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Philippines Tobacco Institute attacks smoke-free law

14 July 2018:

The Philippine Tobacco Institute (PTI), representing Philip Morris and other tobacco companies, has filed two court cases challenging the city government of Balanga for its anti-smoking ordinances. To complement its anti-smoking ordinance and with support of city residents, the city government passed Ordinance No. 16 series of 2016, also known as the Tobacco-Free Generation (TFG) Ordinance of Balanga City, which regulates the sale of tobacco products to all Balangueños born on or after 1 January 2000.

The Philippine Tobacco Institute (PTI), established in 1989, is a trade association composed of leading tobacco companies in the Philippines. Among its main members are transnational tobacco companies such as Philip Morris and Japan Tobacco Philippines. During the suit, PTI included the now-defunct Mighty Corporation.

PTI is represented by one of the biggest law firms in the Philippines, Romulo Mabanta Buenaventura Sayoc & De Los Angeles’Philip Morris’s lawyer, who represented it in another case against the government 2012.

The PTI has access to tobacco companies’ lawyers who hire the best law firms for their legal defence pitted against underpaid government lawyers with massive case loads. To provide some perspective, according to a news report, average hourly rates at a medium-sized firm are P2,000-2,500 (US$37 – $47) an hour for junior associates. Compare that to the roughly P156 an hour (US$3) or P25,000 ($468) a month for an entry level attorney in the Office of the Solicitor General. A senior associate in a medium-sized firm would average P3,000-P4,000, ($56 – $75) about 10 times what a state solicitor makes per hour.

The PTI champions the Tobacco Regulation Act 2003 (RA9211) which was enacted prior to the WHO FCTC and not fully compliant with the obligations under the Convention. For example, the Philippines does not have a comprehensive ban on advertising and promotions. However each time the government or local agencies move to strengthen their legislations, the PTI challenges their actions using the RA9211.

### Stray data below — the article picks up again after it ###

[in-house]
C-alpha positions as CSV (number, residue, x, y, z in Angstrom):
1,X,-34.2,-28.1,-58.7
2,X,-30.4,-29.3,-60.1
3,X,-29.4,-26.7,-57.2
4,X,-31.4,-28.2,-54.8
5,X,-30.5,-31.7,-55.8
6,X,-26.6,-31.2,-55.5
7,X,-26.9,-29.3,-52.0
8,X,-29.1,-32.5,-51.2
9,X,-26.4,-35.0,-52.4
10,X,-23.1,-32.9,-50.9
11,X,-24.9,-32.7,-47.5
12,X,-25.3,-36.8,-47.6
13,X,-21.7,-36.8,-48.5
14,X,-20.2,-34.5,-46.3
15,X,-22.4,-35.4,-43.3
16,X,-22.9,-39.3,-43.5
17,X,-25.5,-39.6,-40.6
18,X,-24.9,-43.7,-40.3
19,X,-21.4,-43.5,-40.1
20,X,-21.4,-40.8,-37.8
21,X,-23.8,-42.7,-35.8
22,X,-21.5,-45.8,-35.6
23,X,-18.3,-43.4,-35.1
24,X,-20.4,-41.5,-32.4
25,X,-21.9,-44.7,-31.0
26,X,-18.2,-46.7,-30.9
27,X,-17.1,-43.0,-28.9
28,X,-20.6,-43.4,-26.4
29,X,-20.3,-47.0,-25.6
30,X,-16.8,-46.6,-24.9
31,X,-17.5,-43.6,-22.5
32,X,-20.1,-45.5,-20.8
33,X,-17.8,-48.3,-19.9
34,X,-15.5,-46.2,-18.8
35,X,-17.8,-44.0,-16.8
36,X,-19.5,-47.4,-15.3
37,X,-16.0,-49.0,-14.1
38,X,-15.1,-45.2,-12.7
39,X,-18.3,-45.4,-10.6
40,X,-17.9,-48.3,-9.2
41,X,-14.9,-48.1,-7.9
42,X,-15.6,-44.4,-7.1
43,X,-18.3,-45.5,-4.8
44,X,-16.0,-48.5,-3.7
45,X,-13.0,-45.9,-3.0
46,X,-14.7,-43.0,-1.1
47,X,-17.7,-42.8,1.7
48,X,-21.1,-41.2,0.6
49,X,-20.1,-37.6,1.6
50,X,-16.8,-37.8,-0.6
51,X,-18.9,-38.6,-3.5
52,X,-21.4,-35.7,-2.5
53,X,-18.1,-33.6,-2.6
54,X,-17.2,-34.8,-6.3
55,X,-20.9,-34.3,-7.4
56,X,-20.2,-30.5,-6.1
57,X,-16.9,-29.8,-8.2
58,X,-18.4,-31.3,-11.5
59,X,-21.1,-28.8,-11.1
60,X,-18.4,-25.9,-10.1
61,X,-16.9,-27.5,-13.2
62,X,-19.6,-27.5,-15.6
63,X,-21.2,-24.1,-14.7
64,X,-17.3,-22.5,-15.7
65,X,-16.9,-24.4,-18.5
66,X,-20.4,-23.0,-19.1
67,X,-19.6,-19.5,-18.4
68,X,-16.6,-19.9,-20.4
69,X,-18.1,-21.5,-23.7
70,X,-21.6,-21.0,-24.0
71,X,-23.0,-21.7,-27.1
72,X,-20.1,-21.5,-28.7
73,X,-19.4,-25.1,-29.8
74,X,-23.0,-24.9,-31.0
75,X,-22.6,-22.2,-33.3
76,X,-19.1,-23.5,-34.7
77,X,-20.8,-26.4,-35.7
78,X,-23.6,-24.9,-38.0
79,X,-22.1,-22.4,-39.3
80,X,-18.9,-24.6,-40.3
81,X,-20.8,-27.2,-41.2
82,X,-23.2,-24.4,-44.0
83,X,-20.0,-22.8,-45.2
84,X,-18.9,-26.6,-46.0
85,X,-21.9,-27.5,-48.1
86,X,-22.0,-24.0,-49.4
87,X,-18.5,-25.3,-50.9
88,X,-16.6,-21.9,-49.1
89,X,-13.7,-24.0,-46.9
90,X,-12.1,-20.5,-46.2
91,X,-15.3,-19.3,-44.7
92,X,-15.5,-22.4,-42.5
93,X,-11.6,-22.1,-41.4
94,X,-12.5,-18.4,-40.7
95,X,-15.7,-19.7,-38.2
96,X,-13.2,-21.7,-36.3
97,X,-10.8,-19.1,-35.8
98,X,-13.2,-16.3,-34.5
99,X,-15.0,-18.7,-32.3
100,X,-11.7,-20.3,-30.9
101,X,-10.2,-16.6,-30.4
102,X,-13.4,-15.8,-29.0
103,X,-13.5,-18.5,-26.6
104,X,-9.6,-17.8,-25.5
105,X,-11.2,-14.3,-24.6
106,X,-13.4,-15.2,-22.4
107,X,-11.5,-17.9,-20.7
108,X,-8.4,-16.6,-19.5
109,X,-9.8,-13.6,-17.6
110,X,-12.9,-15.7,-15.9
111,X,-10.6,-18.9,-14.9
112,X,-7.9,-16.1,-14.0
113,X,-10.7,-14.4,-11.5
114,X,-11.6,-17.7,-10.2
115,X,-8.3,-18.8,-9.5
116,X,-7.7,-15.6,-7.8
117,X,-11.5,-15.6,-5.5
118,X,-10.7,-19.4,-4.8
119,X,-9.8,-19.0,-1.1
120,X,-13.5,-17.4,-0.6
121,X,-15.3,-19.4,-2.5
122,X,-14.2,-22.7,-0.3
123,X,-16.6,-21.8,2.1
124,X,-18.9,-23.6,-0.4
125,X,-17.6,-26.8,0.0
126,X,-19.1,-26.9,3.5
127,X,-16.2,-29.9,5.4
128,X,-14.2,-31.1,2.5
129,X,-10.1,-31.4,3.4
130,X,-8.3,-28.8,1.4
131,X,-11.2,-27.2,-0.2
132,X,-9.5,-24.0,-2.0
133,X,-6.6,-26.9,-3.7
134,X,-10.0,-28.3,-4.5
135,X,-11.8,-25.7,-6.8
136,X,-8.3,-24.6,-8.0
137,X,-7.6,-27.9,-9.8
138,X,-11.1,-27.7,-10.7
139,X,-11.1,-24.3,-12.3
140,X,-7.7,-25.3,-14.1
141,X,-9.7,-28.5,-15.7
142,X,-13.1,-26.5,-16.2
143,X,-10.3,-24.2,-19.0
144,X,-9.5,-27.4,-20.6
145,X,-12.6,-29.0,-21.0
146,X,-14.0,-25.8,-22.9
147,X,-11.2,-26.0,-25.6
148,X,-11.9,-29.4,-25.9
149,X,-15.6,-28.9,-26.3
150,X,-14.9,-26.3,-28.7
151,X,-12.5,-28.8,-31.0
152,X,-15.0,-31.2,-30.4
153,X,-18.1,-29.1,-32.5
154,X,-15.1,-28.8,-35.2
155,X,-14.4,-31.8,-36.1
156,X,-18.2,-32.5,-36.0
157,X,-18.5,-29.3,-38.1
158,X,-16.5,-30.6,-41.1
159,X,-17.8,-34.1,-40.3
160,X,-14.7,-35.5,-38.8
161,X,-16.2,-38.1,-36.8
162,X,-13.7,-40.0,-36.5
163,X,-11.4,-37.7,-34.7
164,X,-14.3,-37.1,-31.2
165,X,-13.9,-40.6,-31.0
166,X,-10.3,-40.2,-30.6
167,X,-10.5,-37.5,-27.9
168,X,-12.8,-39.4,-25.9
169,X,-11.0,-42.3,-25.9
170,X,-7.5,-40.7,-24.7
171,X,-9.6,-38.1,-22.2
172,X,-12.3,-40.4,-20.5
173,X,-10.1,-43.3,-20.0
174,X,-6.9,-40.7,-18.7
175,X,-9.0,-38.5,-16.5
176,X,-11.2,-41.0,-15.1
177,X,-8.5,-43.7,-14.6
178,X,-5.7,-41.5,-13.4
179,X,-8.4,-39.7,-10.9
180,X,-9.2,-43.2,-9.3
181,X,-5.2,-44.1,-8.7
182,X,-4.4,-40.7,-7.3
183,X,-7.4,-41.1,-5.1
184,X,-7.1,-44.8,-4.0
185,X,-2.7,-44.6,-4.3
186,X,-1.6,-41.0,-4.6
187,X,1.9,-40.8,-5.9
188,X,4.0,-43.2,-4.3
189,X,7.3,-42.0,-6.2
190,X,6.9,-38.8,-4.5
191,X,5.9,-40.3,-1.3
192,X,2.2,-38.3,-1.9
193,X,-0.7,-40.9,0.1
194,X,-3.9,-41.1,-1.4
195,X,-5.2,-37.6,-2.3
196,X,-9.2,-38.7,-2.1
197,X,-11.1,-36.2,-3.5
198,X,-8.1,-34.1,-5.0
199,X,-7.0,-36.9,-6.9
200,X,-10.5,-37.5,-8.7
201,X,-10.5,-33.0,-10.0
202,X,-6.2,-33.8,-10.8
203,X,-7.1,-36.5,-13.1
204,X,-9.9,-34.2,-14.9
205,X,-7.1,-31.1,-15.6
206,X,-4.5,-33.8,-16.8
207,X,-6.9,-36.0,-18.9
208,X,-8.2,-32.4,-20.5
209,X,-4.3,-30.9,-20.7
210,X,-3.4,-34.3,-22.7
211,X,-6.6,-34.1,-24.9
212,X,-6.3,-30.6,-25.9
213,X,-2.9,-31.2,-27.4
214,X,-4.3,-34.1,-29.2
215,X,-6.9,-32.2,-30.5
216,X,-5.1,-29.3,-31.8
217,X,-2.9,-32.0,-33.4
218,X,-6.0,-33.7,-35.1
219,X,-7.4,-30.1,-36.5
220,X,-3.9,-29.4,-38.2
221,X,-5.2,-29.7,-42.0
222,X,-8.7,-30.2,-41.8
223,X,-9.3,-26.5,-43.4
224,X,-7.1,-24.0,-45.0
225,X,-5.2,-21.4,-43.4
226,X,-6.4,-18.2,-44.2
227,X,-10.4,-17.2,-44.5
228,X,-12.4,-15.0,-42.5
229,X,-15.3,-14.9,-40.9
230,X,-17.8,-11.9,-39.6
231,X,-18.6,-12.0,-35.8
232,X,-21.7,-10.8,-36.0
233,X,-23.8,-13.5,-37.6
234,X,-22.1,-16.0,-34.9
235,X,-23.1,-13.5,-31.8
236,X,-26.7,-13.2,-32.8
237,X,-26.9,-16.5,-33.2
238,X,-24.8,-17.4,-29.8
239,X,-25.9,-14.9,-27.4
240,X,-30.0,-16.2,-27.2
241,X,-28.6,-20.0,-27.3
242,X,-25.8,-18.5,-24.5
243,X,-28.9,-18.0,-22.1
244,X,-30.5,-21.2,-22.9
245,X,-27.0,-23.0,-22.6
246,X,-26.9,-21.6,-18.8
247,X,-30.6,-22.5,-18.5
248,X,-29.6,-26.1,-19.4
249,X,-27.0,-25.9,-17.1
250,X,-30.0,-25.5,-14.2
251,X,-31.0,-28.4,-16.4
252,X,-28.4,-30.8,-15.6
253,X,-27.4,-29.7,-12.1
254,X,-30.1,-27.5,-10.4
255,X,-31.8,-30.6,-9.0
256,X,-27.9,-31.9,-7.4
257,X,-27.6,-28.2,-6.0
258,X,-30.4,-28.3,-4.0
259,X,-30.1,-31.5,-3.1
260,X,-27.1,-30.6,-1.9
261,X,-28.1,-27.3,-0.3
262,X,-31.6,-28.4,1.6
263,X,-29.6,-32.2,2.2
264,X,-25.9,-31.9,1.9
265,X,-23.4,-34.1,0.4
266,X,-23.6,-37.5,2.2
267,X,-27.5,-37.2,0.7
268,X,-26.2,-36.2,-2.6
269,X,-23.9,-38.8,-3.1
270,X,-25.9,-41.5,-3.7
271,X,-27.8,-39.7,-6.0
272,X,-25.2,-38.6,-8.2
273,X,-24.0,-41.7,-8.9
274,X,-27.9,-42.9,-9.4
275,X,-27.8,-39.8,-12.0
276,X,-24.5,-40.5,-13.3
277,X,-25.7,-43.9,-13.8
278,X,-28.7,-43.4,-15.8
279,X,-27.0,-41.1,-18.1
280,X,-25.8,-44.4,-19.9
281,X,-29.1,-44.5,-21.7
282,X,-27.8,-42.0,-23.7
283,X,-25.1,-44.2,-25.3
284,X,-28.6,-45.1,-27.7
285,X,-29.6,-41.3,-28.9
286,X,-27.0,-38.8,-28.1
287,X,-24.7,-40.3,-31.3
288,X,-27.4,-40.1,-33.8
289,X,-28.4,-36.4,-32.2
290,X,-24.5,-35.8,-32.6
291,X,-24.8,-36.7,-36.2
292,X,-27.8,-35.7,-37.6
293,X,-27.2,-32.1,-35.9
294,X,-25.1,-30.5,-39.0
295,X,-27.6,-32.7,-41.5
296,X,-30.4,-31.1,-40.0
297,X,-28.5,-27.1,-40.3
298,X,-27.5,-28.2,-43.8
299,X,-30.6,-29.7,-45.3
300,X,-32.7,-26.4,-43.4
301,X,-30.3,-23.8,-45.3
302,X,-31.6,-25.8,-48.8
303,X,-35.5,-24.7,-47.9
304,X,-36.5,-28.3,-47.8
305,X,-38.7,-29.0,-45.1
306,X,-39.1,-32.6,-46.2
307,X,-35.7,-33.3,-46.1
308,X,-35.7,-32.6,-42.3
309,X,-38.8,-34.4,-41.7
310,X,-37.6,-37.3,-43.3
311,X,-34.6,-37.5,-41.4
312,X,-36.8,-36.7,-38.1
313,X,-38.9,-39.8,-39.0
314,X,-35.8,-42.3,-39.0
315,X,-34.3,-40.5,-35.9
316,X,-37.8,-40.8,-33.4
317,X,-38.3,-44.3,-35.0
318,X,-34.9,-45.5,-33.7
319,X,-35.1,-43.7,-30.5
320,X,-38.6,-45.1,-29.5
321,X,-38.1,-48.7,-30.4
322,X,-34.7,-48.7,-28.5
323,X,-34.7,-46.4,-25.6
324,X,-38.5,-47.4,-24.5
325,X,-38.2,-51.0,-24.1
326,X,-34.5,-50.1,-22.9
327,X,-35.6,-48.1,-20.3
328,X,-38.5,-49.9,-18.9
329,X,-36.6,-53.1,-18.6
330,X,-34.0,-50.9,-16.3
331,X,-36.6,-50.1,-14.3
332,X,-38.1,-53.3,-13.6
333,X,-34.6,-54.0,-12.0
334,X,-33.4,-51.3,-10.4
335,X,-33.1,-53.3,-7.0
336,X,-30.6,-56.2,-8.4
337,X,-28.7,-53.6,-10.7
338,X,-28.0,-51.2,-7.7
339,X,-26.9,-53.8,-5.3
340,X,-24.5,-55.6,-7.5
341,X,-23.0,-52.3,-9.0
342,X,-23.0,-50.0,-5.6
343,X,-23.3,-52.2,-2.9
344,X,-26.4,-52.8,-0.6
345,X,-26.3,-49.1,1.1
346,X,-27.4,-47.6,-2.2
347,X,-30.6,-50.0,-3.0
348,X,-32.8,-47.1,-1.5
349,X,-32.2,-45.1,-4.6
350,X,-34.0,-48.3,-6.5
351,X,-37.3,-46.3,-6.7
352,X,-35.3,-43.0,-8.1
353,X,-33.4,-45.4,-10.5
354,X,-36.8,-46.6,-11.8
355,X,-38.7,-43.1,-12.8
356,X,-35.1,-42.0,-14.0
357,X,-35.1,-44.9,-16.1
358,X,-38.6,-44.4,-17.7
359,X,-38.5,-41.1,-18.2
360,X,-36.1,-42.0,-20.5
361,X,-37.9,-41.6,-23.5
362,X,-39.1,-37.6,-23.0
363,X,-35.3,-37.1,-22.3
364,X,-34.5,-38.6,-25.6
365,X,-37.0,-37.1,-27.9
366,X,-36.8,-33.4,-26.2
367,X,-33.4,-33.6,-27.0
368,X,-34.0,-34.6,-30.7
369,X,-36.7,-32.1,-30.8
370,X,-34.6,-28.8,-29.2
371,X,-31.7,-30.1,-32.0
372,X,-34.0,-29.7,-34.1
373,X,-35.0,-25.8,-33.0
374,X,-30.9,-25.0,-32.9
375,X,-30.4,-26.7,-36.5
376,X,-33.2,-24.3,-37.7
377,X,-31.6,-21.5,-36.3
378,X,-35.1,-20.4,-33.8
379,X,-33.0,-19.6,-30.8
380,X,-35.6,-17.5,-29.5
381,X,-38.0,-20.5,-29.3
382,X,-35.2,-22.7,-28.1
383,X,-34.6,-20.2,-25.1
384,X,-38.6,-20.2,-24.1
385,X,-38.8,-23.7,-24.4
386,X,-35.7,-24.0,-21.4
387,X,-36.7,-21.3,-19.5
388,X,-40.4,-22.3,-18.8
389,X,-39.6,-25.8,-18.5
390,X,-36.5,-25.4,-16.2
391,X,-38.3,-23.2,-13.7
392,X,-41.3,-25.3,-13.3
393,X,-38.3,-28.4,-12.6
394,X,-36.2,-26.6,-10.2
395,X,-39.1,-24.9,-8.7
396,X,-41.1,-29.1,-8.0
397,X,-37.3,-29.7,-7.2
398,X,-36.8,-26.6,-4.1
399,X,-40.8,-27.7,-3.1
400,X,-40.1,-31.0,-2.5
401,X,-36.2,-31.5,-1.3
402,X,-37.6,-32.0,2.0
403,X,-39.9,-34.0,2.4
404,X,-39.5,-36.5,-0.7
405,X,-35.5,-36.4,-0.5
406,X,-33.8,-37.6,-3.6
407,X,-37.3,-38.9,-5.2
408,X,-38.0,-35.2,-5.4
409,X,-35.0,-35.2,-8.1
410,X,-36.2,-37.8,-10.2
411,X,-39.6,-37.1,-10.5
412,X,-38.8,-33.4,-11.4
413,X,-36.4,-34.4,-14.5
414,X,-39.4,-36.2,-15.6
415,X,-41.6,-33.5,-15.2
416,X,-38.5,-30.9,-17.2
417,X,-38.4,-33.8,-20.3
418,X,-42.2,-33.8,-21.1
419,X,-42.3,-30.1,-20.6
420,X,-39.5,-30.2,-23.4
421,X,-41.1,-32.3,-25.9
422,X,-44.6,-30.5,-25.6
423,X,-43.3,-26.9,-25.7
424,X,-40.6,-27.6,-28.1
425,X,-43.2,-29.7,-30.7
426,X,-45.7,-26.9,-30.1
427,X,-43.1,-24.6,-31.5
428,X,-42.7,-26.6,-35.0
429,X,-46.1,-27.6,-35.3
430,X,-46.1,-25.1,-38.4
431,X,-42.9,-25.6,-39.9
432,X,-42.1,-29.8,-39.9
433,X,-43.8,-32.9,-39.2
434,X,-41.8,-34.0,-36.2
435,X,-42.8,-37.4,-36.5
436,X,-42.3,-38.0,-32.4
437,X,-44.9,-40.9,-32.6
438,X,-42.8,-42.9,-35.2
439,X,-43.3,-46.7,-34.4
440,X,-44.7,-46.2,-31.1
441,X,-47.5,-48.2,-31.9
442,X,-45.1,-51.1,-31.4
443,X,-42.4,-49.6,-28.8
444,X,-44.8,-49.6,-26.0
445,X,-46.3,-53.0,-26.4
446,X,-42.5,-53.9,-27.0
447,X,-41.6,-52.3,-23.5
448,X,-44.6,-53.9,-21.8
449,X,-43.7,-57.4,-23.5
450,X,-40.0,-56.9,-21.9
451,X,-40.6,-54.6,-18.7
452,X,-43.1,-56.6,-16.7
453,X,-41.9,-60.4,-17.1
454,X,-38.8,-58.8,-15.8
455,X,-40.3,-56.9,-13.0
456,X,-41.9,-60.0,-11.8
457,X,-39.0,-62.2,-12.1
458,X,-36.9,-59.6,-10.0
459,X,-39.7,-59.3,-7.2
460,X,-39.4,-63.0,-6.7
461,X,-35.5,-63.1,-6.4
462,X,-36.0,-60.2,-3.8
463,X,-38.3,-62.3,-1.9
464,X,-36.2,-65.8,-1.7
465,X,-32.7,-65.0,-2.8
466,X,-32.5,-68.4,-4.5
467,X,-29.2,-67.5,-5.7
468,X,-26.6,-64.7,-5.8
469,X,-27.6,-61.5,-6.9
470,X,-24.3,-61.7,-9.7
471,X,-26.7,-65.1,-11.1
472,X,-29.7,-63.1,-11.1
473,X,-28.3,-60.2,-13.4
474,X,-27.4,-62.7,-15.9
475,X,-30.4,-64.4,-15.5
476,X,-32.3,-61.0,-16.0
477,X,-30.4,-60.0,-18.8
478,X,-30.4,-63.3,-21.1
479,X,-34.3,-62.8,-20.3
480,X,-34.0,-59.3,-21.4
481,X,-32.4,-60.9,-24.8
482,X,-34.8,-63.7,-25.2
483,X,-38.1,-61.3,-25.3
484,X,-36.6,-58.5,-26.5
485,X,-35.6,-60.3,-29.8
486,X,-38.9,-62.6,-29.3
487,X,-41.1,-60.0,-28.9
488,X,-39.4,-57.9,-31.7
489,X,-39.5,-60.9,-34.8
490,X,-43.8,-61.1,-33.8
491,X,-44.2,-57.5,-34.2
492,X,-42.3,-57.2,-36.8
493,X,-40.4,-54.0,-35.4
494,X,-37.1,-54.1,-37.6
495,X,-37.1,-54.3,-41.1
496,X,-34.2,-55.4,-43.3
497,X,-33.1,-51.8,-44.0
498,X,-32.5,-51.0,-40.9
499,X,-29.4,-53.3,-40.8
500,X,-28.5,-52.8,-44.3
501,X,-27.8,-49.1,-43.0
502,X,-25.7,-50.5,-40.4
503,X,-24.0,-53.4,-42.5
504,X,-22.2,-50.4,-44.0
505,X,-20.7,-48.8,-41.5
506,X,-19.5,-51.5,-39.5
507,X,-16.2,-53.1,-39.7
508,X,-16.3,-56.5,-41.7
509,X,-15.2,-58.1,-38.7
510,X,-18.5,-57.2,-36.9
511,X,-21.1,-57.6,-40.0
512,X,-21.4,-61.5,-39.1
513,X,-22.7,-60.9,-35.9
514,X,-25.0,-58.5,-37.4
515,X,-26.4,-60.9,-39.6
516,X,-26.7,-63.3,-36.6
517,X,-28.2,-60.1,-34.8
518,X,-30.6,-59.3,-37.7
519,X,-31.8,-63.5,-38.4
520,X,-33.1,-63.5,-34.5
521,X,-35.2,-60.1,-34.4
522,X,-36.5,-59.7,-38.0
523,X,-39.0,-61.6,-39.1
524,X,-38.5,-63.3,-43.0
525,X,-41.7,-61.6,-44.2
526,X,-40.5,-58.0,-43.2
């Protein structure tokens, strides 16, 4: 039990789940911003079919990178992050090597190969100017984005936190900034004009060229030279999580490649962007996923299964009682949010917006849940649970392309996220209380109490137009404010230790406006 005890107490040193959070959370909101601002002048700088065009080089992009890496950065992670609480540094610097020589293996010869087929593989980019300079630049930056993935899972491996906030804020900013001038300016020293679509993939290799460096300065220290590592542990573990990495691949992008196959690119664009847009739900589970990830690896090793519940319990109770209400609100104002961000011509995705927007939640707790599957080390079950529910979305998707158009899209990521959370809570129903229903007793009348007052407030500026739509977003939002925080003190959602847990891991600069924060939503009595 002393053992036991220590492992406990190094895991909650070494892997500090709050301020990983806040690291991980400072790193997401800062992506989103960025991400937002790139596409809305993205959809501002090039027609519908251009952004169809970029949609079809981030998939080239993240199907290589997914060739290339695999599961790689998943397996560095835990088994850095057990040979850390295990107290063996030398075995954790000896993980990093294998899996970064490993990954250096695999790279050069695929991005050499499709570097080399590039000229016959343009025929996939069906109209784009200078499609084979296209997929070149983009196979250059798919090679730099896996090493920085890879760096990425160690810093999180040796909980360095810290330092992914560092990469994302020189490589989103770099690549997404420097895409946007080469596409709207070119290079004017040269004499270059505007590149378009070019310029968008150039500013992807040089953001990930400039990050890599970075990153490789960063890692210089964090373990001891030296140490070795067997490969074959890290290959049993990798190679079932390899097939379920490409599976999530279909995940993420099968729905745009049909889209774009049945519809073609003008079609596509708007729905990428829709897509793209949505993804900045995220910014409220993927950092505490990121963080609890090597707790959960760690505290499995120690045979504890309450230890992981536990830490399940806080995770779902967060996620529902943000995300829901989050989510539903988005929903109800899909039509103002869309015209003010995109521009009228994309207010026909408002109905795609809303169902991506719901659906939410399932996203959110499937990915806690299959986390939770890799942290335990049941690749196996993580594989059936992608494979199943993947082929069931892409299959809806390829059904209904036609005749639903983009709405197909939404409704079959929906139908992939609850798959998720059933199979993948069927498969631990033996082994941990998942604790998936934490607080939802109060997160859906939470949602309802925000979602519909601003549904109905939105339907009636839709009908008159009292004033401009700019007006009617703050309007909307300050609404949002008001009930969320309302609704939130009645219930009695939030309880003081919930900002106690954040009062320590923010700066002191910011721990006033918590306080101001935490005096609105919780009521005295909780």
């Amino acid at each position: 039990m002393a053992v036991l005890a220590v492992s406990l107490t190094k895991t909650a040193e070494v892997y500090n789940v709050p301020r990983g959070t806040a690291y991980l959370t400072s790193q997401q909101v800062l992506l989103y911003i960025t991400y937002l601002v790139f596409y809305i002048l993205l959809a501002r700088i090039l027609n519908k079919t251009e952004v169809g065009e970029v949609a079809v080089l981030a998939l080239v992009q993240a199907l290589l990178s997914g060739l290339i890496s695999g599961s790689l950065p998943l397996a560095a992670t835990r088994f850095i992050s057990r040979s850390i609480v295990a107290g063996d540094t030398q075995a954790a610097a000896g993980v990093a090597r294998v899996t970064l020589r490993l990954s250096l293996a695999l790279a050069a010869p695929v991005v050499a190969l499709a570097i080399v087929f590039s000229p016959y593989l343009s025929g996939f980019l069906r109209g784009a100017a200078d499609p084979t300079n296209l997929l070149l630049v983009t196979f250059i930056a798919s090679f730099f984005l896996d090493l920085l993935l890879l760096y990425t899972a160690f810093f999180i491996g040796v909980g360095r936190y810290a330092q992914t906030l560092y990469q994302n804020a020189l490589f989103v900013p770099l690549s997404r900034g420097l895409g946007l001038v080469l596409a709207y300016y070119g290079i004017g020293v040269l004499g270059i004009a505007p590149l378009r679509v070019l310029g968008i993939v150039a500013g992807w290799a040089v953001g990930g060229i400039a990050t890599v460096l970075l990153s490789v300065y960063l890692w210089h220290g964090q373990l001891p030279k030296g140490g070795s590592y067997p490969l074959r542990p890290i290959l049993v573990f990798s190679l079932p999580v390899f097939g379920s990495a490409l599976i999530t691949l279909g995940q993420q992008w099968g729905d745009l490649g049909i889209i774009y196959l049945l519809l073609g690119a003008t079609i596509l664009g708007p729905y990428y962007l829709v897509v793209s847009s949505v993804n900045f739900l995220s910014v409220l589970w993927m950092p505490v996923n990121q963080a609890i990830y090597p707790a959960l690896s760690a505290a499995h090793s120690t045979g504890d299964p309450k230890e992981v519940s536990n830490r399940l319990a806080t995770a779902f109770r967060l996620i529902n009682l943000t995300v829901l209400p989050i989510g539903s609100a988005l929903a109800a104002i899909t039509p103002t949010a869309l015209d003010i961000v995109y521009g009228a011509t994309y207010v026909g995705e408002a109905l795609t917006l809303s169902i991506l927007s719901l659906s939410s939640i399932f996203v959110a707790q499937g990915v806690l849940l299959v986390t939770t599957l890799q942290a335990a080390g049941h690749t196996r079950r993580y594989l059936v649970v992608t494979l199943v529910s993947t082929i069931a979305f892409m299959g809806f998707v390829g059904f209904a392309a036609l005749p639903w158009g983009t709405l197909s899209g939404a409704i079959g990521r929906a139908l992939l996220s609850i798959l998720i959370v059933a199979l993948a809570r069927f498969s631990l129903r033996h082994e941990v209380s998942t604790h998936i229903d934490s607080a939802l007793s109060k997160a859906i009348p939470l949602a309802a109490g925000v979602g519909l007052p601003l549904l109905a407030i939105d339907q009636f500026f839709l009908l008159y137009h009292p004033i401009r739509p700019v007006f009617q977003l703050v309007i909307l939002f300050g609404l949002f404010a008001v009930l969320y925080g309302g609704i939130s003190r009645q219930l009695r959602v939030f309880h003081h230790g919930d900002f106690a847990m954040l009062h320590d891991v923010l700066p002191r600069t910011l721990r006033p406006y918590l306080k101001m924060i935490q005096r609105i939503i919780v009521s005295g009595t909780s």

This is not the first time that PTI has sued a government agency for strengthening tobacco control. In 2011 Rappler reported the PTI asked a Regional Trial Court in Las Pinas City to set aside the implementing rules and regulations of the FDA Act of 2009 which stated that the regulation of tobacco products falls under the purview of the FDA. While initially it looked like a victory for the FDA in the preliminary rulings, the regional court ultimately sided with PTI, stripping the FDA of the authority to supervise the quality of tobacco products on behalf of consumers. See here.

Misinformation and creating confusion are common tactics the PTI uses. For example in March this year the PTI incorrectly asserted that the graphic health warnings should be on cigarette packs manufactured one year following the issuance of the templates by the DOH. “Hence, based on the issuance date of the DOH, the effectivity should be on September 10, 2018 for manufacturers and importers to comply with.” In actual fact the new set of warnings should be enforced by 3 March 2018.

The PTI has a long history of opposing and diluting effective tobacco control measures:

  • 2014: The PTI successfully reduced the size of originally proposed graphic warning labels on cigarette packs.
  • 2010: The Department of Health issued AO 2010-13 requiring tobacco companies to print graphic health warnings on cigarette packs. The PTI opposed the AO saying it is “defective” and “deplorable”, and a violation of the 2003 Tobacco Act. Five separate cases were filed against the Department of health in five local courts.
  • 2010: The PTI opposed tobacco tax reform and a unitary tax system claiming, “Why fix something that ain’t broke.”
  • 2006: The tobacco industry was given a three-year period under RA 9211 to comply with new pack warnings, however it asked for an additional 5 months claiming, “The revision of packaging design is no simple task and could easily take at least seven to eight months to complete.”
  • In 1994, the PTI commenced a lawsuit against regulation requiring that the side panel health warning be replaced by back and front notices covering 25% of both panels
  • In the 1990s, the PTI promoted an ineffective voluntary code that tobacco companies will direct their advertising and promotions only at existing adult smokers and never directed at minors. This is a useless code pushed by the industry in place of regulations.

The PTI is a member of the Inter Agency Committee -Tobacco, the body responsible for the implementation of the Tobacco Regulation Act of 2003 (RA 9211). PTI’s presence in the IAC-T presents a conflict of interest.